The Wall Map, our final project is finally ready. In this post I am going to talk about some details about the piece in terms of physical computing. All the fabrication details can be found in this other post.
Also, some more detailed steps about the process can be found is this previous post.
The refugee crisis and terrorist attacks are some of the reasons that have influenced countries all around the world to build walls against their neighbors. The number of walls like these has increased dramatically over the past few years. We created wall installation that aims to create awareness about this topic and open a discussion to see if these measures are actually good or bad.
User is able to view the walls and borders that have been built since the 60’s until today and also the ones that are planned but not yet have been built using a control panel. Through another type of interaction, 2 users working together, literally standing side by side can trigger a projector that displays images of these borders on top of the map.
500 Mini LEDs placed on every border.
4 30×20 pieces of white acrylic (background)
2 30×20 pieces of black acrylic (countries)
1 Arduino Uno (microcontroler)
1 bench power supply
Adafruit 1.2in 7 segment digit number display
+ a lot of solder, wires and patience.
SENSORS AND TOOLS
1 potentiometer – choose the decade;
2 buttons – view the planned borders and view all the borders since the 60’s including the planned ones;
2 pressure sensors – working together that identify if 2 people are standing on them and trigger the projector.
Projection mapping – to identify the position of the map and display the images exactly in top of it.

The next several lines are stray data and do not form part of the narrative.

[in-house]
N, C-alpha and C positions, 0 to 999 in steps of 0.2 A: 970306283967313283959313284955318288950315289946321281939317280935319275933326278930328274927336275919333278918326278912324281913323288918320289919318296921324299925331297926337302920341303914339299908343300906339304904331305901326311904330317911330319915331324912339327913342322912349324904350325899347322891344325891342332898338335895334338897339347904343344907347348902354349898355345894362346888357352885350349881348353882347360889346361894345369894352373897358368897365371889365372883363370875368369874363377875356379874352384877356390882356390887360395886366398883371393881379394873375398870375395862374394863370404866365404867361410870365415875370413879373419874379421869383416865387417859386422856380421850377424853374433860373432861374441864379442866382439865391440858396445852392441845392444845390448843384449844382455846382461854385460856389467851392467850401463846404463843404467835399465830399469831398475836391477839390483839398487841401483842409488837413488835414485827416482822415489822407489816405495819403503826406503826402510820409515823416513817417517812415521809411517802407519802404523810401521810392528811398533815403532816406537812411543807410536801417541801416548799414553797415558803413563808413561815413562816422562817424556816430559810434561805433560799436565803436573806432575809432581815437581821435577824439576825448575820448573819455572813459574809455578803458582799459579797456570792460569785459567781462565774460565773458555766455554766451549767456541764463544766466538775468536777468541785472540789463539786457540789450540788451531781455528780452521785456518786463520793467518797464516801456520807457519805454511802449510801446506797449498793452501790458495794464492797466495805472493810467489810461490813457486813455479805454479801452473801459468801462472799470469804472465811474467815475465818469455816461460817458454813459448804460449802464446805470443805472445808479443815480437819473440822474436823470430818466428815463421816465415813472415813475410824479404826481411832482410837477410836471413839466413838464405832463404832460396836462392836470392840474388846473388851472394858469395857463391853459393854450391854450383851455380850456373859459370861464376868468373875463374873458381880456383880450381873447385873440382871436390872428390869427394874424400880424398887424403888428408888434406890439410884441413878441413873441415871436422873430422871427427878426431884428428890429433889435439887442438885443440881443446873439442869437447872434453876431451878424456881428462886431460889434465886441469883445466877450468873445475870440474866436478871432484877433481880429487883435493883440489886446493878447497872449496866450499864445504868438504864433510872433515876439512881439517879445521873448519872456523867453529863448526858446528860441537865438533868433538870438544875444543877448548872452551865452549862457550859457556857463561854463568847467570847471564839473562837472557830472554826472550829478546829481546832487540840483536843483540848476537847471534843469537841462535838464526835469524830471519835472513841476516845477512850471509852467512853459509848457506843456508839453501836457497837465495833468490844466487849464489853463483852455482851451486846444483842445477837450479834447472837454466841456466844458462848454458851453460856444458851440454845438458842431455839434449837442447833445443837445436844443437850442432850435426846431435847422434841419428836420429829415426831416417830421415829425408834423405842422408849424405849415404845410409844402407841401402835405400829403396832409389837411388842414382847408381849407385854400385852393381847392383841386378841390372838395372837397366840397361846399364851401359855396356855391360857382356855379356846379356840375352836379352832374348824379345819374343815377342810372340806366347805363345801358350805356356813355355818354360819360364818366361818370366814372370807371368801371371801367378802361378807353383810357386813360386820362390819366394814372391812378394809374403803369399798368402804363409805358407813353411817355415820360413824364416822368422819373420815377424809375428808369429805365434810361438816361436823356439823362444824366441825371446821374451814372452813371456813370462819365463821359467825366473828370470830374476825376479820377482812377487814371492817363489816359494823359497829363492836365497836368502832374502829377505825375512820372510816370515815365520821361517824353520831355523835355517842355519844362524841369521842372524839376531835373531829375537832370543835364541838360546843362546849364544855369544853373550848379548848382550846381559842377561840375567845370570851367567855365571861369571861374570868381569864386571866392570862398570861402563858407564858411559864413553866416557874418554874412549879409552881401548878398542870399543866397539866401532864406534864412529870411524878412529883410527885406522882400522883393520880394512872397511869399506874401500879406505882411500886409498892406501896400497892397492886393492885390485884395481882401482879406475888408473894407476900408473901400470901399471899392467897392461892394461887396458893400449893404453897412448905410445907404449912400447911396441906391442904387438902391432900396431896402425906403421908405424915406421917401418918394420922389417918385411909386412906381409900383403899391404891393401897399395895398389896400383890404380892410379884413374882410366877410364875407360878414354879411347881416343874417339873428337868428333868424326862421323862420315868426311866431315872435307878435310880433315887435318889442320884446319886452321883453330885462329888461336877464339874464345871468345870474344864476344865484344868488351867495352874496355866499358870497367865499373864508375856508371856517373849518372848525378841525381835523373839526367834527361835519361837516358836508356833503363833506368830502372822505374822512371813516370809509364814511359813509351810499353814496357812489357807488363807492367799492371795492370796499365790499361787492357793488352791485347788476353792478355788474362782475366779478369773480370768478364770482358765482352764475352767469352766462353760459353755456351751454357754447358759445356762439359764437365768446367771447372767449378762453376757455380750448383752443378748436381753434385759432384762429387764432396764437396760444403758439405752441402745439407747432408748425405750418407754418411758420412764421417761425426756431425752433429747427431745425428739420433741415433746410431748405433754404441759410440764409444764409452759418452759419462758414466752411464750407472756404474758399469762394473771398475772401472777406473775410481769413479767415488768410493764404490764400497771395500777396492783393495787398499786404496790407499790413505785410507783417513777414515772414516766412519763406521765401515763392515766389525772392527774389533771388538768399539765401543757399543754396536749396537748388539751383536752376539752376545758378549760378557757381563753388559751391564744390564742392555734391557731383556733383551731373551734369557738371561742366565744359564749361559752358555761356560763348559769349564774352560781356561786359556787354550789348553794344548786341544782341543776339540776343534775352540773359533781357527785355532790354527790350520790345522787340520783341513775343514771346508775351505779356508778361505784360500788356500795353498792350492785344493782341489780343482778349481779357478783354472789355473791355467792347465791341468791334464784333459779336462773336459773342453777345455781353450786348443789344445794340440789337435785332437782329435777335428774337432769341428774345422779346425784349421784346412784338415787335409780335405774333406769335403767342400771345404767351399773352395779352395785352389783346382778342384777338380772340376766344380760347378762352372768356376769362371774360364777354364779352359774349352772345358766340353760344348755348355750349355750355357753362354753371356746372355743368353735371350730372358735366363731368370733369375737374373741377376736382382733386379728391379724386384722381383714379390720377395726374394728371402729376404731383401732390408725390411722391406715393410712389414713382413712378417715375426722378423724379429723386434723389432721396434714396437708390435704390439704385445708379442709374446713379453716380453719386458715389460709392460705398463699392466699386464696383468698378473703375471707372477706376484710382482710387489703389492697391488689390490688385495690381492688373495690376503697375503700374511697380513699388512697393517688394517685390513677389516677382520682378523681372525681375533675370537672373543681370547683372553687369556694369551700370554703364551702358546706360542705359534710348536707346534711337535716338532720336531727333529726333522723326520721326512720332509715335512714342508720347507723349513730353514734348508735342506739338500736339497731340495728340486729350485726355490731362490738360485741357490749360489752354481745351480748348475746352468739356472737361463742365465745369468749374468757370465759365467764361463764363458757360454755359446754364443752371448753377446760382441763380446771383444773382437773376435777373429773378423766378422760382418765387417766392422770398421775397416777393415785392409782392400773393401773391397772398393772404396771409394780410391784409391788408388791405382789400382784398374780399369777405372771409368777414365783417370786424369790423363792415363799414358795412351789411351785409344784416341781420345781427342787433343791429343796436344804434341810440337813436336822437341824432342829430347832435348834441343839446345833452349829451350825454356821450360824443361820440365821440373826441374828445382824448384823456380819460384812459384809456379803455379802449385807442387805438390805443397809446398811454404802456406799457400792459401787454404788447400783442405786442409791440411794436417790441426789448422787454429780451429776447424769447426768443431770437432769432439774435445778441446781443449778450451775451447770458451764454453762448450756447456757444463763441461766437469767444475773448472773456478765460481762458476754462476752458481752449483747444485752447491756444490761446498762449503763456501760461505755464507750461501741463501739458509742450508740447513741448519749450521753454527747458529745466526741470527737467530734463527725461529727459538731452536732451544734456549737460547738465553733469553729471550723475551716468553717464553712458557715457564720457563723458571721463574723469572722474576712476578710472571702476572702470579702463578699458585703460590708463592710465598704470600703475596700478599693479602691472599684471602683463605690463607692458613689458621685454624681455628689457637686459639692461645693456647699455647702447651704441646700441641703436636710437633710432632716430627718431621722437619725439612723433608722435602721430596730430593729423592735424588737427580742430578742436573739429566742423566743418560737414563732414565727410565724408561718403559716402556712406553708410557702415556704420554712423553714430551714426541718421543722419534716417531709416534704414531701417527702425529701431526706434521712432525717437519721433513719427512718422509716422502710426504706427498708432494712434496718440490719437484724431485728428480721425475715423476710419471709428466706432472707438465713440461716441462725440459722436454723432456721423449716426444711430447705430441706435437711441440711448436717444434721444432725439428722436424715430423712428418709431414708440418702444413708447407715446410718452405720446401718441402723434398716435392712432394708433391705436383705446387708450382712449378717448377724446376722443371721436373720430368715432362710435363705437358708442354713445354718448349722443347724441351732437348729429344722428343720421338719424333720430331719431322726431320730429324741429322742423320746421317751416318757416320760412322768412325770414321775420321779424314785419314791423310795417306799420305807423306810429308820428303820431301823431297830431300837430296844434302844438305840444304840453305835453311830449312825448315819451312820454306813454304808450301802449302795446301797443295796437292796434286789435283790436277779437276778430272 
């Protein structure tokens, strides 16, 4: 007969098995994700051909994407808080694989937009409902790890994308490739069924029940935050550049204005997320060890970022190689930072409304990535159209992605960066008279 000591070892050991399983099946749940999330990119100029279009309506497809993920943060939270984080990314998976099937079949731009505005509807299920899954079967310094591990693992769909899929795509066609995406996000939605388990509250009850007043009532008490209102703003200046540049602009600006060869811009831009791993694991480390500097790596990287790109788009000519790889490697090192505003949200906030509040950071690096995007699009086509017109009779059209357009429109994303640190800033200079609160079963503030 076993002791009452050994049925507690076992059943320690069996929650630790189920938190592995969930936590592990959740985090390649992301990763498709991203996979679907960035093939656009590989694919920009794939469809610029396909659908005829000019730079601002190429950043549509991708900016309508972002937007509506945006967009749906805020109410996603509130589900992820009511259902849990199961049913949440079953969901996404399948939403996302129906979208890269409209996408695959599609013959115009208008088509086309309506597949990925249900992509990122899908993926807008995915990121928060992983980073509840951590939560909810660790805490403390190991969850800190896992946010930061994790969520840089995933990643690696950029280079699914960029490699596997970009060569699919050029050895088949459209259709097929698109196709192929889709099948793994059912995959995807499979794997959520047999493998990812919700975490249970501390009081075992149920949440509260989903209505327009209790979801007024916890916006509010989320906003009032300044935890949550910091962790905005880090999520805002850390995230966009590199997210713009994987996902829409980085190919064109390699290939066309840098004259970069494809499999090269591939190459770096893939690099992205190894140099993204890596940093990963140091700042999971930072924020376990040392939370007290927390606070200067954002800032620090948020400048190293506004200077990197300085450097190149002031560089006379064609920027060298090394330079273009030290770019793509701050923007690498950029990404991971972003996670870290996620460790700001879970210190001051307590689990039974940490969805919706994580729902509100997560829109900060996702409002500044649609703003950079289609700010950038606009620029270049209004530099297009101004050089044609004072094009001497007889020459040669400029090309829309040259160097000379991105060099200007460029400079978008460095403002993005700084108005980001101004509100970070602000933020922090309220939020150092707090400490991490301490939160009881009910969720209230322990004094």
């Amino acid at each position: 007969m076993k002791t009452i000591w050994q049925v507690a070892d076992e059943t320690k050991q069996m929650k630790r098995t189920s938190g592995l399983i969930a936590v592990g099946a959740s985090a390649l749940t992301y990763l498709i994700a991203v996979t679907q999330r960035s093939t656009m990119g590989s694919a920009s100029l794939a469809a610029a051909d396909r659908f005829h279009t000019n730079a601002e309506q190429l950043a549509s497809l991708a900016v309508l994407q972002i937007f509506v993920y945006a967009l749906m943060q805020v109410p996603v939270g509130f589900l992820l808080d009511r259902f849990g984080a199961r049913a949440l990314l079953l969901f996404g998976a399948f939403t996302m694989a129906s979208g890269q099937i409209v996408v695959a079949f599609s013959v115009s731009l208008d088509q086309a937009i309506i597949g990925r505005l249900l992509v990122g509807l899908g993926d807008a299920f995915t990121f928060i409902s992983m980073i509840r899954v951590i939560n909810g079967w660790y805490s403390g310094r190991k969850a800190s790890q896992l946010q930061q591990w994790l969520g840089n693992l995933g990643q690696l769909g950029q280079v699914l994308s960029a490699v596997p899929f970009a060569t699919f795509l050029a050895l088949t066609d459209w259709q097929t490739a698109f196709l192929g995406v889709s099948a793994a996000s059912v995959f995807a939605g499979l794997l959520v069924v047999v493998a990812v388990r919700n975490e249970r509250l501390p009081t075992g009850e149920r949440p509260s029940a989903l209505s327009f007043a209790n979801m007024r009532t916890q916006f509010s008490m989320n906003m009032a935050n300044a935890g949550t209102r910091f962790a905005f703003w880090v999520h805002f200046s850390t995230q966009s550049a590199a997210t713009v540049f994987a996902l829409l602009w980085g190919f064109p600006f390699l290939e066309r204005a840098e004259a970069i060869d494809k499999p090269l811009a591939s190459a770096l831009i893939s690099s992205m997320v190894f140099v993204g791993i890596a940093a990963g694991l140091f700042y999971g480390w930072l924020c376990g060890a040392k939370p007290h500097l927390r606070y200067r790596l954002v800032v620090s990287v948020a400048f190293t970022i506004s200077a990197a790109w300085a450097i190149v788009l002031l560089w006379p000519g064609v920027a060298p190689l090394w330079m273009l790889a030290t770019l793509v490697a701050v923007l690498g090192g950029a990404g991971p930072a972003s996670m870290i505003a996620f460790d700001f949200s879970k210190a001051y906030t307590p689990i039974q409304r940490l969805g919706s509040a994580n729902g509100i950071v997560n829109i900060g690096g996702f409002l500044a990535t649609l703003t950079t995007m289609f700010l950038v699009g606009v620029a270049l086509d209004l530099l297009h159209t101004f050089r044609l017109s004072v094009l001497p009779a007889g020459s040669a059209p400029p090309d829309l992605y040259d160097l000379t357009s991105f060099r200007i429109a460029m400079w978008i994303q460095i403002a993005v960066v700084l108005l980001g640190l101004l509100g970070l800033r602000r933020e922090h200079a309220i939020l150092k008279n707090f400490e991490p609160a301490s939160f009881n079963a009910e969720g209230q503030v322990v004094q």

Arduino & Processing – To use projection mapping and display images we decided to work with serial communication between Arduino and P5. In this case, Arduino reads if the pressure sensors are being triggered and sends that data to the processing sketch, that has all the images uploaded and a library that can map the area where things are going to be projected.
THE 500 LED’s
Each LED placed in the map needs 3V and 20ma to light up. So our first idea was to have all in parallel, divided per decade. But if we were to light everything up, we would need very high current (+/- 10 amps) and low voltage (3V). So we decided to balance that a little bit and putting the LEDs in groups of 4 or less in series and all these groups in parallel. By doing this we need 12V and 2.5 amps.
The reason we could not divide them all in groups of 4 is because there were some borders in which the number of LEDs was not a multiple of 4. So in these cases we had to use 3, 2 or even 1 LED. To balance the brightness we used different resistors with these LEDs:
This is how the back of the map looks, after placing all the LEDs: